I almost wish I hadn’t purchased it (except I really enjoy reading, so of course I did). The book offers very little new information at all about Chris, and is instead a very narcissistic read about his sister and her family troubles. It’s well written and of course a page turner (sort of like that accident that you can’t look away from) but no where in the entire book does she ever take the blame for anything that befalls her, in her entire life. Even the portions of the book that were supposed to focus on Chris instead put Carine front and center. She came across as the one who never made mistakes (even three marriages later), who was never at fault, who could never be blamed for anything. I’m not excusing an abusive childhood (or adulthood), but the book paints her as being incredibly materialistic, and constantly thinking of herself. She mentions numerous times that she waits for her parents to come around, for their views to change, for them to change – but never does she mention changing herself, growing up, or moving forward in a mature fashion. Instead she clings to the past and the pain she has suffered – and the book shows just how much she wants her family to be punished for her hurt.
This book is one of my favourites from this year. It made me think, and then made me think some more. The story follows the life of Dominick Birdsey and his interactions with his family. His twin brother suffers from schizophrenia and at the onset of the book he chops off his hand – in a public library. Right from the start you’re pulled into the incredible turmoil of family life. Dominick loves and hates his brother at the same time. He has his own problems, his families problems, and his brother’s problems. Some how he has to deal with them all and not get pulled down by the weight of life.
There are side stories throughout that involve other family members and how their lives affected Dominick and helped to shape who he was. Some of my favourites include passages from his grandfather’s life though these stories are certainly not for the faint of heart and they are very emotional. They made me realize I have much to be thankful for and while this was a made up story and not “real life” a book that makes you think in relation to your own life is a great book. A book that can make you feel like this one did is a fantastic one.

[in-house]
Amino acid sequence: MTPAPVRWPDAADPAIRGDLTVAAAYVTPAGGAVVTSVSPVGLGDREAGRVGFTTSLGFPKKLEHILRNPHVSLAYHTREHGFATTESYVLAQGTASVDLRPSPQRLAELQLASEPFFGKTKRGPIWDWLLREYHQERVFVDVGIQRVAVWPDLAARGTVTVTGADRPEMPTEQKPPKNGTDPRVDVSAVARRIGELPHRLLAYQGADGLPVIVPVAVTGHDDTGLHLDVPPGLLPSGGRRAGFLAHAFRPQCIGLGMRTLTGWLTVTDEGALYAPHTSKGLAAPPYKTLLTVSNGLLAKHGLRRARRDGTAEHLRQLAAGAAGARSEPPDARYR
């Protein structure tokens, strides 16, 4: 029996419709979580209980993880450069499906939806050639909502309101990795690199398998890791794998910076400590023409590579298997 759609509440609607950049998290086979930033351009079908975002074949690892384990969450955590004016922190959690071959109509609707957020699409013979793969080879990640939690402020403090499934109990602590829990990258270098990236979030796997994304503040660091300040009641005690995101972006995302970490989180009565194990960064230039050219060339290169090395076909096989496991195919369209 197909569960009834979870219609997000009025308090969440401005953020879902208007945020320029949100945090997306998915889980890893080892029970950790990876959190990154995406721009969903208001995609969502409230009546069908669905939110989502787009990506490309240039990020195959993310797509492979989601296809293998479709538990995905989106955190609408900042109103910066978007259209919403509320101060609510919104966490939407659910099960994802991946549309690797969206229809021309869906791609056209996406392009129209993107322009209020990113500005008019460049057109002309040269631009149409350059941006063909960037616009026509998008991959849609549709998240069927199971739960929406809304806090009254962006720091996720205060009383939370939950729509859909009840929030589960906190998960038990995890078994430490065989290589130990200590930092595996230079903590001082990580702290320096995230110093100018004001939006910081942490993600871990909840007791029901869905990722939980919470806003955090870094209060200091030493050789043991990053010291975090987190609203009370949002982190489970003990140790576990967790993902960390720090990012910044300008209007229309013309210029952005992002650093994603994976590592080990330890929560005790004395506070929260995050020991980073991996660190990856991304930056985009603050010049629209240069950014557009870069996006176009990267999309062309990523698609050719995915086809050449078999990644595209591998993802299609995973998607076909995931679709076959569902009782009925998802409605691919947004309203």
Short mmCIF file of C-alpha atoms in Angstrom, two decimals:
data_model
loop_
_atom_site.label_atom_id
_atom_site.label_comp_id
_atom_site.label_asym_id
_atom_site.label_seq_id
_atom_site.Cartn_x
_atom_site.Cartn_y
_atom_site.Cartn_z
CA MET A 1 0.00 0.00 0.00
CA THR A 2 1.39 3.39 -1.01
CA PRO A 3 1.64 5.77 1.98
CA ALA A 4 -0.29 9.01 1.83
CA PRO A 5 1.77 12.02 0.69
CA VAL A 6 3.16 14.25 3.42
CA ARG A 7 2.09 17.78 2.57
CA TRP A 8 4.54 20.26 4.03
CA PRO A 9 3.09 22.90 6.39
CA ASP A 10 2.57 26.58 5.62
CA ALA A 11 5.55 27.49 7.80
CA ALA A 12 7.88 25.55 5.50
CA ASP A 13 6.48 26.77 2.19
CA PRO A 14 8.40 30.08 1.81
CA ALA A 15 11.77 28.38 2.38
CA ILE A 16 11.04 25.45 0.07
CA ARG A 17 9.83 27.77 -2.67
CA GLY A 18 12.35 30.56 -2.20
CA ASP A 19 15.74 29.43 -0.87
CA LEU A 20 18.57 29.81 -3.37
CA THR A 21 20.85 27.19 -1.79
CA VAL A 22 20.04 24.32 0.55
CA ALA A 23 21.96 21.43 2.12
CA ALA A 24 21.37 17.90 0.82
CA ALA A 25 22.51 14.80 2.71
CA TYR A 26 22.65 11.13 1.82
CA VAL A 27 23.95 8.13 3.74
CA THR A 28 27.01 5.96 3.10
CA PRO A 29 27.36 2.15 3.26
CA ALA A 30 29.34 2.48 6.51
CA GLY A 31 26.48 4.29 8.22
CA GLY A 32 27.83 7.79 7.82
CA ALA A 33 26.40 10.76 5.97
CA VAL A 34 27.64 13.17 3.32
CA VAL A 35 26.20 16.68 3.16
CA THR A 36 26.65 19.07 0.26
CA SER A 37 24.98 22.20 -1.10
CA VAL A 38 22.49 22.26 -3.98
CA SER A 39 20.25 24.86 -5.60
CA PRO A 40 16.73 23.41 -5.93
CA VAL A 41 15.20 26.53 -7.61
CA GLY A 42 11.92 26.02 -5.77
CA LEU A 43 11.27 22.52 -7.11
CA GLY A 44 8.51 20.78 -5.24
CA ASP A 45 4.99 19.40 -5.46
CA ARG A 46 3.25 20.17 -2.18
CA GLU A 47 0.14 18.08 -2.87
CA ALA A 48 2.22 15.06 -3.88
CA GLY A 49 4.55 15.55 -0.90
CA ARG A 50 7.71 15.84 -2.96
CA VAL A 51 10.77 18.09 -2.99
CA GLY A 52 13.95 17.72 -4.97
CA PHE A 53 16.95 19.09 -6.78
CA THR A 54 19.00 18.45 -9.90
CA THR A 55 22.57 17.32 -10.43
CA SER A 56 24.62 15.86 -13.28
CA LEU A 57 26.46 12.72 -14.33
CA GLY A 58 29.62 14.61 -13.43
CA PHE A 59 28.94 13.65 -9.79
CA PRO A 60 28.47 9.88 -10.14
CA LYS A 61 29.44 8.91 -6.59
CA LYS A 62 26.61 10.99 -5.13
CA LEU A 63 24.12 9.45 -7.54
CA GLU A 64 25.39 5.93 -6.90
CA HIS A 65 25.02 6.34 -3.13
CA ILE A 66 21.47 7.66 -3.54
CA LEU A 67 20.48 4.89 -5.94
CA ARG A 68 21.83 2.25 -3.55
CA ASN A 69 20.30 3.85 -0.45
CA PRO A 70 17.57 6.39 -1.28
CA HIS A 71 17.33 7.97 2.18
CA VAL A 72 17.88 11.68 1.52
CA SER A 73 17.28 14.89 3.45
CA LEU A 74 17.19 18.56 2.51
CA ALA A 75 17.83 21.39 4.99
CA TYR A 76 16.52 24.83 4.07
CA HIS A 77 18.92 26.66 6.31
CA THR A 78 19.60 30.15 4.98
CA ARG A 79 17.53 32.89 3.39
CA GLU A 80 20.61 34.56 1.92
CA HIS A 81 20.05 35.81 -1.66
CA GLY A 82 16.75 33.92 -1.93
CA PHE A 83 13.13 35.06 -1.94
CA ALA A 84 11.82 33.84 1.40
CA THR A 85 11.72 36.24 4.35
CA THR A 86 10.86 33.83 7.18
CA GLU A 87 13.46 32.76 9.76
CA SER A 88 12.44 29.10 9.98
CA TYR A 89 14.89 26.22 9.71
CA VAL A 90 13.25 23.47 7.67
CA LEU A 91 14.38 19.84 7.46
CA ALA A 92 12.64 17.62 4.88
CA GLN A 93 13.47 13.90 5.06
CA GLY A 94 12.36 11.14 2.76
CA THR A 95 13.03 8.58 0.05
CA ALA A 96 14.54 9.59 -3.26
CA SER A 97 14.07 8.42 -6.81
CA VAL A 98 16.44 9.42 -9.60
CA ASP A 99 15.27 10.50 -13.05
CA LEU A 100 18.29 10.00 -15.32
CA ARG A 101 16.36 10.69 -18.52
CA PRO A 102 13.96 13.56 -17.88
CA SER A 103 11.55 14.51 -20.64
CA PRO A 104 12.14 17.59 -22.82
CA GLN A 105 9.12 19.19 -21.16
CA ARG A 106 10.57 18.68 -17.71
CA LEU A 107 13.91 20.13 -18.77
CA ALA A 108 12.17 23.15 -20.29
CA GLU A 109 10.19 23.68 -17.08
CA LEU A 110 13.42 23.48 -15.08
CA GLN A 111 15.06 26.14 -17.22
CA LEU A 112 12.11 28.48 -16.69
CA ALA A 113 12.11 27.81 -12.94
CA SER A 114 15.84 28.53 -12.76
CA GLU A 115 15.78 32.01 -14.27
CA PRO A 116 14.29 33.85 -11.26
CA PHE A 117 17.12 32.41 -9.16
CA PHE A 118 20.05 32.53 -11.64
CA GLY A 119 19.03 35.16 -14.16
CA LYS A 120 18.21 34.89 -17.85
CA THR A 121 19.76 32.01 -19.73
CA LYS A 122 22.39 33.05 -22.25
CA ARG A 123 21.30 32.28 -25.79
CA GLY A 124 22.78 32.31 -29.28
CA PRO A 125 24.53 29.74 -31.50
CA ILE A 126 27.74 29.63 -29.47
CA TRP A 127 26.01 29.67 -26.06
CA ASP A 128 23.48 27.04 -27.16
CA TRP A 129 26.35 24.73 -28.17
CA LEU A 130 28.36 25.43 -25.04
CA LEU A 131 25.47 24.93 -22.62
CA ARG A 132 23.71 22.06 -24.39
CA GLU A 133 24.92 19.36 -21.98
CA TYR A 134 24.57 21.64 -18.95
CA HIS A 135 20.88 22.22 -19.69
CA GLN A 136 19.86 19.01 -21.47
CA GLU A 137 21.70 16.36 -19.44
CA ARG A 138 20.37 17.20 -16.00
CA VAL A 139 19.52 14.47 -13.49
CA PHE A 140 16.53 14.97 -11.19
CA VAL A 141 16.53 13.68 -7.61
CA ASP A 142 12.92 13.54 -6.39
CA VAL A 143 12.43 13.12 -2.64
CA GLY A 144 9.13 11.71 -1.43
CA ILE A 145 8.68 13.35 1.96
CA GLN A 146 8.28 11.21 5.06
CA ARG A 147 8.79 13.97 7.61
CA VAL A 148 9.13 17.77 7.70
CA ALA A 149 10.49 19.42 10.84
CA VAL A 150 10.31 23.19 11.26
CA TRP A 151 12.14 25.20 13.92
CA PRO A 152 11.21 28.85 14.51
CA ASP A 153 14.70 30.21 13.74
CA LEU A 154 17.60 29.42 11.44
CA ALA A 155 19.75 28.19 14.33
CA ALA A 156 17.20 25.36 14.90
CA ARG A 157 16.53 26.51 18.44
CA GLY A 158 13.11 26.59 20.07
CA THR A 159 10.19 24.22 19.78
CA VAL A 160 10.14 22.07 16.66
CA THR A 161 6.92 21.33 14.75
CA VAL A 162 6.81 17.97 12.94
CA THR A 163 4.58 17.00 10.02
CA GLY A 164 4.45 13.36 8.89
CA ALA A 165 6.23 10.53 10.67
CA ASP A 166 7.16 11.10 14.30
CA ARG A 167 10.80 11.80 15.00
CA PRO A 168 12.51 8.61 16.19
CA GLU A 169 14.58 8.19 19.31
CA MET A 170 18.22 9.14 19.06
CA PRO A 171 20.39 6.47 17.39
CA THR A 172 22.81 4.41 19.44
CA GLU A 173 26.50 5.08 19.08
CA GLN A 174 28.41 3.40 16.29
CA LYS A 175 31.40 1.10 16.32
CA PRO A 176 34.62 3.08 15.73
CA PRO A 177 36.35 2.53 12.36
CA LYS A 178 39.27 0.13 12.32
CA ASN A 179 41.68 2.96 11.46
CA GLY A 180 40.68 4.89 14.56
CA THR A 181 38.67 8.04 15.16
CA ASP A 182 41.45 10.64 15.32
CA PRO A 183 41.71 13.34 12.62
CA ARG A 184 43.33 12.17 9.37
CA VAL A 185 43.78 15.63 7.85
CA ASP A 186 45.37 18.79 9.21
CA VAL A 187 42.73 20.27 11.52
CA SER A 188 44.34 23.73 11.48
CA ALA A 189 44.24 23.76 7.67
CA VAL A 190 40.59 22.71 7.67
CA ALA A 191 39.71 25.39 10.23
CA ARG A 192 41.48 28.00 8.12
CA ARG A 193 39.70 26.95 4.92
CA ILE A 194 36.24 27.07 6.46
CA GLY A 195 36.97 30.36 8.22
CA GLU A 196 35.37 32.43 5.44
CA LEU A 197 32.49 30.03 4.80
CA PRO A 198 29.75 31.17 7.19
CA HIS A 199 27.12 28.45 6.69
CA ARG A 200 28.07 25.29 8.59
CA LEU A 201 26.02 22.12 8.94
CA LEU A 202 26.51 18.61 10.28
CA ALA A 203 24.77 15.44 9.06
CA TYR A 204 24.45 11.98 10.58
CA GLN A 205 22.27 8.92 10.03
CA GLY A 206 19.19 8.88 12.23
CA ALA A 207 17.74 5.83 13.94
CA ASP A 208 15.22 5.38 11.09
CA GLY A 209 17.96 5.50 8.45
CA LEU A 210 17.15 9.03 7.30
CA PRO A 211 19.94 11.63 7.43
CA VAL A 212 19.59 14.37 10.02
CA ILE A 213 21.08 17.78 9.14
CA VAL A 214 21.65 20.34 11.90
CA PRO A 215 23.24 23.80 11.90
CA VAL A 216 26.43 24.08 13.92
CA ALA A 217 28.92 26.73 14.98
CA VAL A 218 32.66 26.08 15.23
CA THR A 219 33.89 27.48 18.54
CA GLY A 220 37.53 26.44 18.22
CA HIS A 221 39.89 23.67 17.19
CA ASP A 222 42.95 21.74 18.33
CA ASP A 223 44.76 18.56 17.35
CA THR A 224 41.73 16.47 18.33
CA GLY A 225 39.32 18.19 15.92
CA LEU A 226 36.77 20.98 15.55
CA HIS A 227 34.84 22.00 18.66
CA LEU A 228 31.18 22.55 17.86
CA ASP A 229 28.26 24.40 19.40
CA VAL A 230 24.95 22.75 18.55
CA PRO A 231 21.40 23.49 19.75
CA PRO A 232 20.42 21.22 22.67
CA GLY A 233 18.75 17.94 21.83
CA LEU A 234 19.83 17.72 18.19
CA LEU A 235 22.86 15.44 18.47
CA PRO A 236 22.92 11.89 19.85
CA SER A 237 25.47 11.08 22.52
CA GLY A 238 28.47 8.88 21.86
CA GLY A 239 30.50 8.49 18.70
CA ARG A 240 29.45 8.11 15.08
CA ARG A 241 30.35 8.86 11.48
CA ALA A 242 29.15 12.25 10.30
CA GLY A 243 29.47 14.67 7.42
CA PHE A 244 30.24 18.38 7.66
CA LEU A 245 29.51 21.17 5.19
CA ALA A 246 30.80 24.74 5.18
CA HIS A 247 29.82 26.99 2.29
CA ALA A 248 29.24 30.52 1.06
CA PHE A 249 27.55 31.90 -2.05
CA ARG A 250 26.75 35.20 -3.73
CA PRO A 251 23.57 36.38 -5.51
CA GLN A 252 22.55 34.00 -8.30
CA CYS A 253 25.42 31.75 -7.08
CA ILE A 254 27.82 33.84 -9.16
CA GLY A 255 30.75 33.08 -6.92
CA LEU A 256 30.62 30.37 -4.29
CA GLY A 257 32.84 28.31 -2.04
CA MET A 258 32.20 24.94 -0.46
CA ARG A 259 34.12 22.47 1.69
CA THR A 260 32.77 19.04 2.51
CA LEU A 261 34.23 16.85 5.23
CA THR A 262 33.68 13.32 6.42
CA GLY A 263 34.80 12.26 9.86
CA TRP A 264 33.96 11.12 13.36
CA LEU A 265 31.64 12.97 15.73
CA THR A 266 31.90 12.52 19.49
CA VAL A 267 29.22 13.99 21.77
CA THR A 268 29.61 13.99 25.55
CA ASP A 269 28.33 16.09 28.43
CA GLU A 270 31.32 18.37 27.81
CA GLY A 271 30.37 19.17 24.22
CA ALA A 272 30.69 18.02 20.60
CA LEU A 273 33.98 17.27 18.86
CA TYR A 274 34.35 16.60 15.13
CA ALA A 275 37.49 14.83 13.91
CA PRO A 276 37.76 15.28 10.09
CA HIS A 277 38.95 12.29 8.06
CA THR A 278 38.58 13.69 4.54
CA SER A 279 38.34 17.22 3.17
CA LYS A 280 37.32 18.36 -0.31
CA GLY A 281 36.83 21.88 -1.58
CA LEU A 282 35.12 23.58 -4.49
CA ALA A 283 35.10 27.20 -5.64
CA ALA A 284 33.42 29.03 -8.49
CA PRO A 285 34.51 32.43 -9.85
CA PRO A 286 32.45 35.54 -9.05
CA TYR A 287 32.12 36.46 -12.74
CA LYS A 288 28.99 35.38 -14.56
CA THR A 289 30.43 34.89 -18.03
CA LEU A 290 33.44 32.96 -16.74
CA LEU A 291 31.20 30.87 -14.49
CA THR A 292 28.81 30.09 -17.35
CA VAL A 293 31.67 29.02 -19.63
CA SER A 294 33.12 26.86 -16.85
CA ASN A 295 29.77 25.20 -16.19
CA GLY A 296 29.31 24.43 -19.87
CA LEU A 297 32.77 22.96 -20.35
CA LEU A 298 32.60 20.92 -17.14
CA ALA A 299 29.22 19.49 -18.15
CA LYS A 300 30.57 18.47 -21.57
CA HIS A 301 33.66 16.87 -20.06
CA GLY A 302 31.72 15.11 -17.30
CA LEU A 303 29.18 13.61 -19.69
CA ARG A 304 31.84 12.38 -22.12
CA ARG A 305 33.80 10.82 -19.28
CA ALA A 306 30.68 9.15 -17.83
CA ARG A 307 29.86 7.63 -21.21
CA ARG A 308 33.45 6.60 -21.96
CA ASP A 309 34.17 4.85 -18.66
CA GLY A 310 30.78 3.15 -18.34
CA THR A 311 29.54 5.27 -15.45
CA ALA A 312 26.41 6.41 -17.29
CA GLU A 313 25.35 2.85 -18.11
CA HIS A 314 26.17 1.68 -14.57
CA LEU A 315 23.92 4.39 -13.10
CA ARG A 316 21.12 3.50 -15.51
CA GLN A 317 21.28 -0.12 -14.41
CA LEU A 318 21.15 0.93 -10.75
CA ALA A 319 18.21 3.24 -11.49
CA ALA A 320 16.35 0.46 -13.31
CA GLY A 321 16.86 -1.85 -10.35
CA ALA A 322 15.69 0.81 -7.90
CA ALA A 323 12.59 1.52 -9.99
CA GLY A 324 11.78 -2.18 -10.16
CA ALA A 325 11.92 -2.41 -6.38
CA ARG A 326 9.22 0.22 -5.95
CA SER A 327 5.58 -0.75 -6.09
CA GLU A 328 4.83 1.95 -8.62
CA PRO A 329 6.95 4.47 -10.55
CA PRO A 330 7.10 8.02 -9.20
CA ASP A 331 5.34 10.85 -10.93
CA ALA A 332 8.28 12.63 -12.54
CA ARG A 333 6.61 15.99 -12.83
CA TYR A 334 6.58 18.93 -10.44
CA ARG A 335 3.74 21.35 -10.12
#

Don’t be put off by the length, either. Yes, it’s a long book but as you read it the pages seem to fly by because you’re completely wrapped up in Dominick’s world.
5 / 5 stars
I’m not sure what enticed me to start reading this series. A few friends had been reading them with their kids, or their kids were interested with them. I think that combined with a great sale Amazon was having finally spurred me into action. Despite the fact that these books are written for kids around 8-10 years old, they deal with some tough subjects, and were a pleasant read.
There are four clans of cats that live side by side (separated by boundaries) in the forest. Close to these clans lives Rusty, a kittypet, owned by humans. One day he runs into the ThunderClan cats, and they invite him to join up – if he can prove himself a warrior. He has to overcome trials and tribulations while the clans are also overcoming trials and tribulations. He’s trained as a warrior, has to handle death, being made fun of for being a kittypet, and making new friends.
The book isn’t overly complex, but I did like the attention to detail that the author provides when describing life as a ThunderClan member. It’s easy to follow along, and because of the way the books are written you tend to forget that this is a clan of cats until something like grooming happens. I enjoyed the book enough to continue on with the series, and just recently learned that the name ‘Erin Hunter’ is a pseudonym for four people who are writing the novels together.
One thing that bothered me was that every single character in the book has a compound name. Lionheart, Bluestar, Tigerclaw.. you get the point. It made it difficult to figure out who was who and at the beginning all of the names just blurred together. Others have mentioned that the cats don’t actually behave anything like cats, but behave more like dogs (with bonding together, courage, etc) which I can agree with but I don’t think of these as actual cats living out in the woods, more like magical creatures on some alternate universe who are similar to what we perceive as cats. If you suspend some of that reality, it really is a pleasant read.
Incredibly dark fairy tales, most I had heard before in one rendition or another but many of them I had not. Almost every story involved death, decapitation, and made absolutely no sense at all which of course holds true to the fairy tale portion. As I read the book I made a game of it, ending all of the stories in my mind with, “and then he died.” which came true in about 70% of the stories. As an adult I was able to laugh and squeal in delight at the fables, but I doubt these stories would be suitable for young children. That being said it made for a delightful bedtime read, and I’m glad to have read it. The translation in this version was easy to follow and understand, and from what I have read from other reviews held very true to the book.